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Why Pre-K is Good for Kids, Schools and Communities
Until just a few years ago, many people thought of early childhood as a time of fun and innocence, but very little learning.

Now, we know better. Research shows that learning begins at birth – maybe not the kind of learning that we traditionally equate with education, but the absorption of new ideas, nonetheless. In fact, ninety percent of a child’s brain growth occurs before kindergarten. 

Early childhood is the time when the brain structures itself into a complex thinking machine. New and stimulating experiences trigger the construction of new connectors between brain cells. Once built, those connectors will carry thought and understanding for a lifetime. This brain architecture is the foundation of learning.

But if this brain architecture is not developed – if the child’s days lack the enriching experiences that spark neural development – then learning in later years becomes problematic. Imagine trying to send an army across a wild river if the engineers hadn’t been there first to build a bridge. It can’t be done, just as a child won’t learn in school if the bridges of thought weren’t built in the preschool years.

The opportunities for learning experiences vary from family to family, and from community to community. Many families create a learning environment at home and have access to quality preschool services. But many other families lack the resources or the knowledge to make learning an everyday part of the child’s experiences.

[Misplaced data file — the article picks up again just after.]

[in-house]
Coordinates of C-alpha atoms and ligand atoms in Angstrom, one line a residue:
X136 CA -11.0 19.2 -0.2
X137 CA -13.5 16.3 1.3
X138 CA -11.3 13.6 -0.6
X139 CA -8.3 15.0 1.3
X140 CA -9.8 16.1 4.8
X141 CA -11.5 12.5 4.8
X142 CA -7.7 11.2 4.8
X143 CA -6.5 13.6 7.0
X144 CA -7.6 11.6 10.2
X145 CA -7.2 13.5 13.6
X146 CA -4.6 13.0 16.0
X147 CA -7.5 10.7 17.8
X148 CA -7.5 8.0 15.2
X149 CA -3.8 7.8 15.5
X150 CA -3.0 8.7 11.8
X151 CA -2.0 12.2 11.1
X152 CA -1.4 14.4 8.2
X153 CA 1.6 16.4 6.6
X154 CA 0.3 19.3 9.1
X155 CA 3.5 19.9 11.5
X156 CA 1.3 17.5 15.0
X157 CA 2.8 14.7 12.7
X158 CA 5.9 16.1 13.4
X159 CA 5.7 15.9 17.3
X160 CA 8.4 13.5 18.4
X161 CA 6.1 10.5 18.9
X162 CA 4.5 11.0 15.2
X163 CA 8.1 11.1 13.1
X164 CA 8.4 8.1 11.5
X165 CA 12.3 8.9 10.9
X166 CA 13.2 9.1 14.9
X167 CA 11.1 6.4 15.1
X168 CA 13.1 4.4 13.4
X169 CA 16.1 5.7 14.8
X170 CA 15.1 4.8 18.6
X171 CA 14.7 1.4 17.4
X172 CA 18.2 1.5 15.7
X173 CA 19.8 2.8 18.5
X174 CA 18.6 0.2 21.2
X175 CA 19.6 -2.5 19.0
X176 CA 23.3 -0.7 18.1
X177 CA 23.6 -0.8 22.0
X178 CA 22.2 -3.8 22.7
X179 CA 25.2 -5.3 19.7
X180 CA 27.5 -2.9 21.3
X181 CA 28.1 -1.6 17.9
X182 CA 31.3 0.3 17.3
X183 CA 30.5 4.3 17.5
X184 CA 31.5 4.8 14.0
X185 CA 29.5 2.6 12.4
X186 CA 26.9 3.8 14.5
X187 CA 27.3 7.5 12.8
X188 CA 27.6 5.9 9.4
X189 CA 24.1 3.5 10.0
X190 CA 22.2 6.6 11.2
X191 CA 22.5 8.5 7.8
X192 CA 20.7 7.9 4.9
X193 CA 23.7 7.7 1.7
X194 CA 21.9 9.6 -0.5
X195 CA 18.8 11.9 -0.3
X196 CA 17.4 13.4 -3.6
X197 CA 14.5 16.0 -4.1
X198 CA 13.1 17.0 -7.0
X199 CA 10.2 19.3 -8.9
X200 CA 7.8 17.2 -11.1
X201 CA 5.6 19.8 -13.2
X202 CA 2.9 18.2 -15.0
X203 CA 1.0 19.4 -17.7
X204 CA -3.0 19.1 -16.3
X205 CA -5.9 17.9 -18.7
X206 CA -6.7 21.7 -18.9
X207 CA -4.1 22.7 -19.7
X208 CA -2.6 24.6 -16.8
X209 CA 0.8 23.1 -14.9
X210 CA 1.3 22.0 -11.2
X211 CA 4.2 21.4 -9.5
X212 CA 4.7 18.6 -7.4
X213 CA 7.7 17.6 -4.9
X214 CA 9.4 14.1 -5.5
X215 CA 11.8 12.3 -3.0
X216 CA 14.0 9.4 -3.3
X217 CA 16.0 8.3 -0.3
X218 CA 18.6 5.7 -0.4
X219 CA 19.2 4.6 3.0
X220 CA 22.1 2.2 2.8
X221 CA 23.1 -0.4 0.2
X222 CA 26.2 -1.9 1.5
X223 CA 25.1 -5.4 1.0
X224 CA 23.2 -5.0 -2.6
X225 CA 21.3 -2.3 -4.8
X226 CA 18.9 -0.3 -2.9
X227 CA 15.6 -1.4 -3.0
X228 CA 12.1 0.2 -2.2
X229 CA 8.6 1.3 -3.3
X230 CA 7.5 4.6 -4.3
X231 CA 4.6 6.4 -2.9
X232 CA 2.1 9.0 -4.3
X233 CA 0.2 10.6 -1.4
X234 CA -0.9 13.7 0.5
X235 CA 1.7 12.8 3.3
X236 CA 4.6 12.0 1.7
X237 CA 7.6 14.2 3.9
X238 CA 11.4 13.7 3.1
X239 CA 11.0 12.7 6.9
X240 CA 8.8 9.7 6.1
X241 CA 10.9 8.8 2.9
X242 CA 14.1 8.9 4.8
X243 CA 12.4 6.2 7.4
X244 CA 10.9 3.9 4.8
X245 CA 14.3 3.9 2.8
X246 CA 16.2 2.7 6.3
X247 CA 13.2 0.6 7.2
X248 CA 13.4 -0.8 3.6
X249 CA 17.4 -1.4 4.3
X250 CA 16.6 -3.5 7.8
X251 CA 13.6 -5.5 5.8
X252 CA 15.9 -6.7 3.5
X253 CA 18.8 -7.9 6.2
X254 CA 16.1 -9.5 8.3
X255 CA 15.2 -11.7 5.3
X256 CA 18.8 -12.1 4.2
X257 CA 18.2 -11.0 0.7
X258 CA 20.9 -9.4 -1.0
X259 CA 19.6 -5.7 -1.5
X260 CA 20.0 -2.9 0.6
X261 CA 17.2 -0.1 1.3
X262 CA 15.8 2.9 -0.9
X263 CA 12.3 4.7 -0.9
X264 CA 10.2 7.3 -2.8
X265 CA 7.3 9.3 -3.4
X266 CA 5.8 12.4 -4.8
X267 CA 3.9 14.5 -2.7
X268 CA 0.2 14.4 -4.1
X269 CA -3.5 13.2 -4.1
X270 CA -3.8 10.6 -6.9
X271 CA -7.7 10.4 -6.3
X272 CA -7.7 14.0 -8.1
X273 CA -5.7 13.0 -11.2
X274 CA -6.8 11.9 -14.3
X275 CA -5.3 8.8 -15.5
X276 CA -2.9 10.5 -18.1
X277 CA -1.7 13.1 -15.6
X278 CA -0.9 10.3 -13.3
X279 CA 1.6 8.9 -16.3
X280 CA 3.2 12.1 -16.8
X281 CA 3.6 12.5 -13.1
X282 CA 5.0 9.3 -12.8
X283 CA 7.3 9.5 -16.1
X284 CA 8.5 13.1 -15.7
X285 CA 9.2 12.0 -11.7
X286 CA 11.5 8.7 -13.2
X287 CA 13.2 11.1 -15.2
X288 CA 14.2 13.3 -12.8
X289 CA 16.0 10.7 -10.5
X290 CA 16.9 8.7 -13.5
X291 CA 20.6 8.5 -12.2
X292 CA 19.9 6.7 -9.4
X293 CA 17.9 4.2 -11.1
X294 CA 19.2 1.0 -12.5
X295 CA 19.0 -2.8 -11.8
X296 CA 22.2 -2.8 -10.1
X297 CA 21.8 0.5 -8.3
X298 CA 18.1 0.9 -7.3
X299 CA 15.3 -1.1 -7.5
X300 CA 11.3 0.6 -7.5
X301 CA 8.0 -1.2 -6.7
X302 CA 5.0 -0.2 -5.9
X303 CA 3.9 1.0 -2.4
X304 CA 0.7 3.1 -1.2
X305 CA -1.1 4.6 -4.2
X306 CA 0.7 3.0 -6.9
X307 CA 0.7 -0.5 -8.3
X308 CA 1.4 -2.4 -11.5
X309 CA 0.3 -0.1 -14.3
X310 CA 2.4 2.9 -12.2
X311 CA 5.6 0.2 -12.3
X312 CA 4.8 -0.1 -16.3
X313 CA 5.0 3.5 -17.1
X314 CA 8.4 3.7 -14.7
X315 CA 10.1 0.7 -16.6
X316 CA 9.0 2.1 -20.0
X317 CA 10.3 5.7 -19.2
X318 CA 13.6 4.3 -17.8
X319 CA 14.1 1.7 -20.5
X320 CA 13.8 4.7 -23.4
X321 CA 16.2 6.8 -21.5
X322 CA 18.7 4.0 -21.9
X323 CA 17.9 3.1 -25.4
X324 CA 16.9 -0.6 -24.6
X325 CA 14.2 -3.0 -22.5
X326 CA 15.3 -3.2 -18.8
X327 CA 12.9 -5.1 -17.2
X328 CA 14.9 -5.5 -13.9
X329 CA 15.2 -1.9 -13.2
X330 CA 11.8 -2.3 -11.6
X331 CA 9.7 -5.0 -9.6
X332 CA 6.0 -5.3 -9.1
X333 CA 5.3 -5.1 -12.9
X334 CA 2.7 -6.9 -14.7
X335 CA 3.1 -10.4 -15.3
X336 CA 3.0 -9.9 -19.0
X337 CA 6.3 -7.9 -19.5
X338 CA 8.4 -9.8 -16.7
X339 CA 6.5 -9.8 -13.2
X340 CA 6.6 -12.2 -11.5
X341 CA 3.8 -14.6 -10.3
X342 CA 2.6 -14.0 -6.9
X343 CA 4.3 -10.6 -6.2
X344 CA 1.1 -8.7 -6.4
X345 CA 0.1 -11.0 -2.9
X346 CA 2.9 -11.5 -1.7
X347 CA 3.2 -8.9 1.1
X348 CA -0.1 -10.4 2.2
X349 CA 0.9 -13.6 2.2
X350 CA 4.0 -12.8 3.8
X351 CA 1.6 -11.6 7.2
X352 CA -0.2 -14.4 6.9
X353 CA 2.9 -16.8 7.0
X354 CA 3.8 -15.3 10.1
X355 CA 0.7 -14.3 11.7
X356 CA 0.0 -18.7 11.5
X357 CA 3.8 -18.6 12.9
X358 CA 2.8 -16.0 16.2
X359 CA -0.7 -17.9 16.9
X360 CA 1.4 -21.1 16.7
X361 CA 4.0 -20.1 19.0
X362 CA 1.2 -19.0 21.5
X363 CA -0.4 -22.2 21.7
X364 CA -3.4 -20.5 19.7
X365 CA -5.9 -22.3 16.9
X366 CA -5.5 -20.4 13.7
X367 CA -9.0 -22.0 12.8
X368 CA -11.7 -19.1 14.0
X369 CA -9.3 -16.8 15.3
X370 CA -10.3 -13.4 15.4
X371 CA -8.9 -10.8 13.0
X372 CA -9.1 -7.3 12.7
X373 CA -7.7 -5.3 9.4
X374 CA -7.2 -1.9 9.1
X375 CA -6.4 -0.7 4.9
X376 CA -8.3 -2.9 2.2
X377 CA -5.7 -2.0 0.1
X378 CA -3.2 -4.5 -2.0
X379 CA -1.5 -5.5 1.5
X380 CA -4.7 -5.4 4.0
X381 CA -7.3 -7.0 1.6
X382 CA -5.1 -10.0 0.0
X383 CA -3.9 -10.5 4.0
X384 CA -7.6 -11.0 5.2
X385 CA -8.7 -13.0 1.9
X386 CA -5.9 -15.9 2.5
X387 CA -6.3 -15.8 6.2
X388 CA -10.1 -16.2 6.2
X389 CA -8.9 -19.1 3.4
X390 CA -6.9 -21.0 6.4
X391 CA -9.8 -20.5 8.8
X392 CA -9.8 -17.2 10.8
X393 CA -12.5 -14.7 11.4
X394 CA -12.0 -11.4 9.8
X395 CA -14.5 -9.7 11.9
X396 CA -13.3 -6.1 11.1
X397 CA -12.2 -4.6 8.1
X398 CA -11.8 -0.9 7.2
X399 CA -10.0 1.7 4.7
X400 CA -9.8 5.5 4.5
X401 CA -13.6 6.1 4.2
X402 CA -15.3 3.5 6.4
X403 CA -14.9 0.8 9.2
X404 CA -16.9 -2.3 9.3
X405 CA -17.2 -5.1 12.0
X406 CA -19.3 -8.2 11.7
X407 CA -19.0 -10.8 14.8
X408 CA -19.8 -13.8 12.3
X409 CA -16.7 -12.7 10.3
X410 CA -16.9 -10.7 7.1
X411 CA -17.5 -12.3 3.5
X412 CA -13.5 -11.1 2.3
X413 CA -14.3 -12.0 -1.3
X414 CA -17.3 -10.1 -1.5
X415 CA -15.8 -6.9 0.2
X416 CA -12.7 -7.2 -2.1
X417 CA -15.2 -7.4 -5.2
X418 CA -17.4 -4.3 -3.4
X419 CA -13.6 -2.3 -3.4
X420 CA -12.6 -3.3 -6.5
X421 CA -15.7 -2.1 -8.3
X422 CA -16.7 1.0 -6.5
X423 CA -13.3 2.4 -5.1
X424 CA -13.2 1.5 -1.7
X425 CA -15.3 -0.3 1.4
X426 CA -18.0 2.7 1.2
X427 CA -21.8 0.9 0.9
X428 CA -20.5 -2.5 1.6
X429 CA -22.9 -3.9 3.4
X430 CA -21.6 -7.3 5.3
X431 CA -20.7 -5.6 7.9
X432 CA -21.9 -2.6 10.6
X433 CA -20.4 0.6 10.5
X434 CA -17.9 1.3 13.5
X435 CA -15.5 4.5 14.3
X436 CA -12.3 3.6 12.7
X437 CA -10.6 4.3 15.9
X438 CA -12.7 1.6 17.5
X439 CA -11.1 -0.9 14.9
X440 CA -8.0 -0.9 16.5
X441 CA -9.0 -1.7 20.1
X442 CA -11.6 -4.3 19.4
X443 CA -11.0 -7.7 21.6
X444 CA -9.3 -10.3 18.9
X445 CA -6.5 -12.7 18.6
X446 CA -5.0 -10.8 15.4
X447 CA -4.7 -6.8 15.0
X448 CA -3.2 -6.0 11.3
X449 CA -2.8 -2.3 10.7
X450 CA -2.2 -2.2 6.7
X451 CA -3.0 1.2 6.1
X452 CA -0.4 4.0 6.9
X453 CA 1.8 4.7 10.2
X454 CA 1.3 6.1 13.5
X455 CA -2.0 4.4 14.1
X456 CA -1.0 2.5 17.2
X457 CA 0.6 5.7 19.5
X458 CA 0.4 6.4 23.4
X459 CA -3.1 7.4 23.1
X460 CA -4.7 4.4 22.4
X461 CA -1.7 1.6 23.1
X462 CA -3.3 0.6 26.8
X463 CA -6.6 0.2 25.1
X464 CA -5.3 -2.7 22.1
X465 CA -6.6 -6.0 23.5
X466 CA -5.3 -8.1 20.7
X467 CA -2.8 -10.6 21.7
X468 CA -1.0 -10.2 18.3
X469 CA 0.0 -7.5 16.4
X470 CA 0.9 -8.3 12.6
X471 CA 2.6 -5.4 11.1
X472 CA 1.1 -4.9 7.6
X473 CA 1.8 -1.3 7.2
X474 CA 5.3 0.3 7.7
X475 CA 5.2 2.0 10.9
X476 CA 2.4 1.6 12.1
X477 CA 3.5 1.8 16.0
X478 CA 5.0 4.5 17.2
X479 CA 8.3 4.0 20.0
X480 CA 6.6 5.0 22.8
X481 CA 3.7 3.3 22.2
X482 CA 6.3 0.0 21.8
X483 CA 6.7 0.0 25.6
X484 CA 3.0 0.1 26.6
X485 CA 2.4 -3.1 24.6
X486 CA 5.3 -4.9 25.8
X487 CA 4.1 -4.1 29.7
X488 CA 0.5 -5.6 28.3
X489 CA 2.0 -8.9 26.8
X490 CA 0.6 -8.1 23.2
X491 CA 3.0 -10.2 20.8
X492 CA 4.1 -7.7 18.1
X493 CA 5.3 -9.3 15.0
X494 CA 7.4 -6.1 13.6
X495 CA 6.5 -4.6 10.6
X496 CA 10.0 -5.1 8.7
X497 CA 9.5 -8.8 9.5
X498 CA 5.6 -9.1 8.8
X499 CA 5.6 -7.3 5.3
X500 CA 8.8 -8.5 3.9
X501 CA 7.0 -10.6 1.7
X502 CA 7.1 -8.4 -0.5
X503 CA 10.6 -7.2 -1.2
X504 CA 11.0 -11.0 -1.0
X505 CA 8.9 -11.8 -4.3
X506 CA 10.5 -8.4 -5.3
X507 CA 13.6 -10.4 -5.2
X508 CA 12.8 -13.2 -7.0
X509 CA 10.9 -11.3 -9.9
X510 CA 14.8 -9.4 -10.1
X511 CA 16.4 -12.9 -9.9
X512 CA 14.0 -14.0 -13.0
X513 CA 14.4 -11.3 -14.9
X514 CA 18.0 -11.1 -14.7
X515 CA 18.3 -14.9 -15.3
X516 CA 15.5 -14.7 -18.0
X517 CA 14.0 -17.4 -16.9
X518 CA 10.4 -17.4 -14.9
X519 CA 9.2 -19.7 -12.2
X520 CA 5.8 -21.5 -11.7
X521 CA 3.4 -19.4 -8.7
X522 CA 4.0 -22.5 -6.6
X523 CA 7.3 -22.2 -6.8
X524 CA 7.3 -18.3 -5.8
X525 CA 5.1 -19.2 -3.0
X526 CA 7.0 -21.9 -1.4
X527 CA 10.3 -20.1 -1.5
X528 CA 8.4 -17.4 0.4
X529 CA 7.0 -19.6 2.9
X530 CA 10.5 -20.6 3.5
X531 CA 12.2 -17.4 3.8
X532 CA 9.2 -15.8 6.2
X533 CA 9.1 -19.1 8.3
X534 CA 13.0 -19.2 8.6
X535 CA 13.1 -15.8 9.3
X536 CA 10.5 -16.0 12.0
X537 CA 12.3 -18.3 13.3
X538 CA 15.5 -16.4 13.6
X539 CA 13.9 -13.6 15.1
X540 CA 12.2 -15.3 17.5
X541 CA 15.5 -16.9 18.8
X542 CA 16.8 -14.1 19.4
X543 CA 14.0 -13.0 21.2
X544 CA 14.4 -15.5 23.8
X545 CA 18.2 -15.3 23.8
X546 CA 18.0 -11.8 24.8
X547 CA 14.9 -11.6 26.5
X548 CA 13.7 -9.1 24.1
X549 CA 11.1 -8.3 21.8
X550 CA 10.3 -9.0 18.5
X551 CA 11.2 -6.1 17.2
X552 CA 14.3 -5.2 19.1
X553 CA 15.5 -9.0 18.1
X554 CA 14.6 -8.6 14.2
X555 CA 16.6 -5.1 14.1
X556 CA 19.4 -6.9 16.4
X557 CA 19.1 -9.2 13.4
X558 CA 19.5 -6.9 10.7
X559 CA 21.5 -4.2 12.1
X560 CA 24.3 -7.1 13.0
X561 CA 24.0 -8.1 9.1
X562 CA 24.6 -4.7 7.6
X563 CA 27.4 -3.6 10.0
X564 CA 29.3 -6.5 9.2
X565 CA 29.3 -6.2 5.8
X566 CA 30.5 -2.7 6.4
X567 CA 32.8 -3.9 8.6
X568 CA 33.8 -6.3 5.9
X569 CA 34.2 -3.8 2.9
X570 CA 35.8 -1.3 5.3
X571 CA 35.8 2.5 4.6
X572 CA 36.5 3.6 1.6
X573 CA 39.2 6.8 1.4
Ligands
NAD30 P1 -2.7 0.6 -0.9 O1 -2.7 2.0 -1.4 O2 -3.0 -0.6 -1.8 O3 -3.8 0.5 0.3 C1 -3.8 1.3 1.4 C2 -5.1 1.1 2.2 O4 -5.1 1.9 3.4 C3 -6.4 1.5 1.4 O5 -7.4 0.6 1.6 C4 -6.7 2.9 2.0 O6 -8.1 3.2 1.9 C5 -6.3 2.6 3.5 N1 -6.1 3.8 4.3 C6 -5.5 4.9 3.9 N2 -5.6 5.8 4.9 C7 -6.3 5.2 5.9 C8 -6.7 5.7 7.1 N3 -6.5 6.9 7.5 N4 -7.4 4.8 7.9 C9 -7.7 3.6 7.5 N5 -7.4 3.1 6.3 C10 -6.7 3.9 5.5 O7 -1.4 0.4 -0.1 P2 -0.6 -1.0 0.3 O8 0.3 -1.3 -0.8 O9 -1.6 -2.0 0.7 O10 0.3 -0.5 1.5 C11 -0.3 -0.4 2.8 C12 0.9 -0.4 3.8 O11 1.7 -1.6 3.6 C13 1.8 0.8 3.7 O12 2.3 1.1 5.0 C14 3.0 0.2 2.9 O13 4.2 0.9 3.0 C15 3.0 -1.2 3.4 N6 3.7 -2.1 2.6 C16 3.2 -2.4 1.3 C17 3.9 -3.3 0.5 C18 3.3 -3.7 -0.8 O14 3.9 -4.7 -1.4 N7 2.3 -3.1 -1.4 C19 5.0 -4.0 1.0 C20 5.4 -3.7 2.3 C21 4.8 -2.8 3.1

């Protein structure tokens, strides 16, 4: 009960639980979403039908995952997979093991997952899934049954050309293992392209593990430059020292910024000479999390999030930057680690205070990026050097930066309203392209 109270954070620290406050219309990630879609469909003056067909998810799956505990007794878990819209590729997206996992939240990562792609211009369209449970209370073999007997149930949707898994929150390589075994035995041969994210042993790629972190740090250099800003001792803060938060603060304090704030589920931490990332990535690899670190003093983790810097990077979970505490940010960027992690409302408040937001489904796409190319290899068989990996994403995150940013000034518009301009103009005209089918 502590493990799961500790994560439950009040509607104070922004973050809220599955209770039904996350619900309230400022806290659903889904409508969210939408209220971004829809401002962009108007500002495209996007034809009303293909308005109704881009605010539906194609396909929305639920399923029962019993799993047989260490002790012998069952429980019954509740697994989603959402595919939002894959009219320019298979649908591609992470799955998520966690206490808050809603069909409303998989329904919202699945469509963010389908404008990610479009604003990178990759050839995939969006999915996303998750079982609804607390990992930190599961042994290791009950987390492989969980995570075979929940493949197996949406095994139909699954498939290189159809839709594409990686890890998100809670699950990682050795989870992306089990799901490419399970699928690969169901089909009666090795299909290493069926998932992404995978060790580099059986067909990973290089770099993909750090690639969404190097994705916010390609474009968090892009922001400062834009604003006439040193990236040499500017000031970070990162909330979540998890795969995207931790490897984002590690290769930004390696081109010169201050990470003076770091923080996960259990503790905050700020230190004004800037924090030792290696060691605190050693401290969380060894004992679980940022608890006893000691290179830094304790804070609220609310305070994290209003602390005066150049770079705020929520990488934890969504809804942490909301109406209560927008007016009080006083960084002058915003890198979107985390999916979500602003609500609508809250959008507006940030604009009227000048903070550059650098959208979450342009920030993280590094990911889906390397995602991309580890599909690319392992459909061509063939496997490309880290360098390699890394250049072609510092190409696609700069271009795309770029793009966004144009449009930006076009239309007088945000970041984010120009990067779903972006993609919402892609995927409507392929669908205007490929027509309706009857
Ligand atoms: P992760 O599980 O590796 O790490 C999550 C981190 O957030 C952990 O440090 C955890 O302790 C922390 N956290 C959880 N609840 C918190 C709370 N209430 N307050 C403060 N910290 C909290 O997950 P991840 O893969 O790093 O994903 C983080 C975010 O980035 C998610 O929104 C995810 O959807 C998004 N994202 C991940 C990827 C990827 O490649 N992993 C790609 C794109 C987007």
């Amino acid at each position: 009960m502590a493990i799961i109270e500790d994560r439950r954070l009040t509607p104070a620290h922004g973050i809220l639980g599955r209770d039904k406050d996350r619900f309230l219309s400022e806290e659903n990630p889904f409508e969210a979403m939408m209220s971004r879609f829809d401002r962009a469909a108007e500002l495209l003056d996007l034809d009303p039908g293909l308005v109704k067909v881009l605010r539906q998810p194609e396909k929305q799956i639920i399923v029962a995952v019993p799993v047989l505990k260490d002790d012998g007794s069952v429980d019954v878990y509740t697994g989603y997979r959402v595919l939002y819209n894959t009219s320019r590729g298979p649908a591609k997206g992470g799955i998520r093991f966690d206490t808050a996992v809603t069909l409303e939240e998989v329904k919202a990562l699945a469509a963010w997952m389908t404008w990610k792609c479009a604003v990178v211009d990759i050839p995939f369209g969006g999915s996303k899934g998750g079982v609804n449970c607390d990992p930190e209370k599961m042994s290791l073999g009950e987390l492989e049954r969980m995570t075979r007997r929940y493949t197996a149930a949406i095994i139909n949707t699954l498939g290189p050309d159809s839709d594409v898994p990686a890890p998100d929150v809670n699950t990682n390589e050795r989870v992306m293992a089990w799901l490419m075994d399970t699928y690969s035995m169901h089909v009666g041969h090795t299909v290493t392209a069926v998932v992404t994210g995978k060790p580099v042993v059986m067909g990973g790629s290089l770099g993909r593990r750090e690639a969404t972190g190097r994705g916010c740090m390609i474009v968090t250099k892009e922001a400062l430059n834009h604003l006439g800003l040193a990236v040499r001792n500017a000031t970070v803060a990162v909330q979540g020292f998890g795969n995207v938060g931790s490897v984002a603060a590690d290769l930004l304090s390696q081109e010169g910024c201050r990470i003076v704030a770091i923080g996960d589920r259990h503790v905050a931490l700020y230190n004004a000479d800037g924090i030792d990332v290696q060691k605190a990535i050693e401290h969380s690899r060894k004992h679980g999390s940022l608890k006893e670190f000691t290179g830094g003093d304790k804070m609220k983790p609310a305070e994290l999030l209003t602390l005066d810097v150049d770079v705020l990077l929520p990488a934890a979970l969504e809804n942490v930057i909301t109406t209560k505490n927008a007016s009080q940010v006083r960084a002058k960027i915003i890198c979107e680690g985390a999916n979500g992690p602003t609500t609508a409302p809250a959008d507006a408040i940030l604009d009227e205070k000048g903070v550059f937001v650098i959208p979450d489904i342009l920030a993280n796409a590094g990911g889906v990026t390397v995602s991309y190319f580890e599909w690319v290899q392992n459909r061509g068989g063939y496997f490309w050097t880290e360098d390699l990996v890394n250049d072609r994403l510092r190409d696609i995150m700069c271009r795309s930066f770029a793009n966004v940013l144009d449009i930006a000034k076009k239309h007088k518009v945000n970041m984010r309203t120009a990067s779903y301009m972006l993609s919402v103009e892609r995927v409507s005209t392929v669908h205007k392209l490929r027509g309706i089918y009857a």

A growing body of research shows that preschool investments are a wise use of public dollars and help reduce paying for the high cost of failure later on. Chicago children who attended a pre-K program were 29 percent more likely to graduate from high school than their peers who did not have pre-K.

Michigan fourth graders who had attended pre-K passed the state's literacy and math assessment tests at higher rates than their peers who had no pre-K. 

And Maryland fifth graders who attended pre-K were 44 percent less likely to have repeated a grade than their peers who did not attend pre-K.

Simply put, children who attend high-quality pre-K enter school more prepared and achieve greater success, including fewer grade retentions, less special education placement, higher standardized test scores and higher graduation rates.

Pre-K helps prevent crime and reduce delinquency.  Chicago children who did not attend pre-K were 70 percent more likely to be arrested for a violent crime by age 18 than their peers who had been pre-K participants.  North Carolina children who attended pre-K  were less likely to become teen parents than their peers who did not attend pre-K:  26 percent vs. 45 percent).

Pre-K creates better citizens.  As adults, children from quality pre-kindergarten are likelier to be married, with higher educational attainments and better-paying jobs. Research shows that children who attend high-quality preschool programs will earn $143,000 more in their lifetimes than those who don’t.

Pre-K is a vital part of workforce development, too.  Pennsylvania’s employers support pre-K investments because they equip young learners with the skills for school success and after graduation, workplace competence. 

Every $1 invested in high-quality pre-K saves taxpayers up to $17. Pre-K results in savings by reducing the need for remedial and special education, welfare, and criminal justice services, according to the RAND Corporation.

It all adds up to a smart investment in the future of Pennsylvania’s children.  And it’s an investment in the state’s ability to compete in an economic climate where survival depends on new ideas and an agile workforce.

The research clearly shows that pre-K funding is money well spent – investing in pre-K learning opportunities today creates benefits that last a lifetime.

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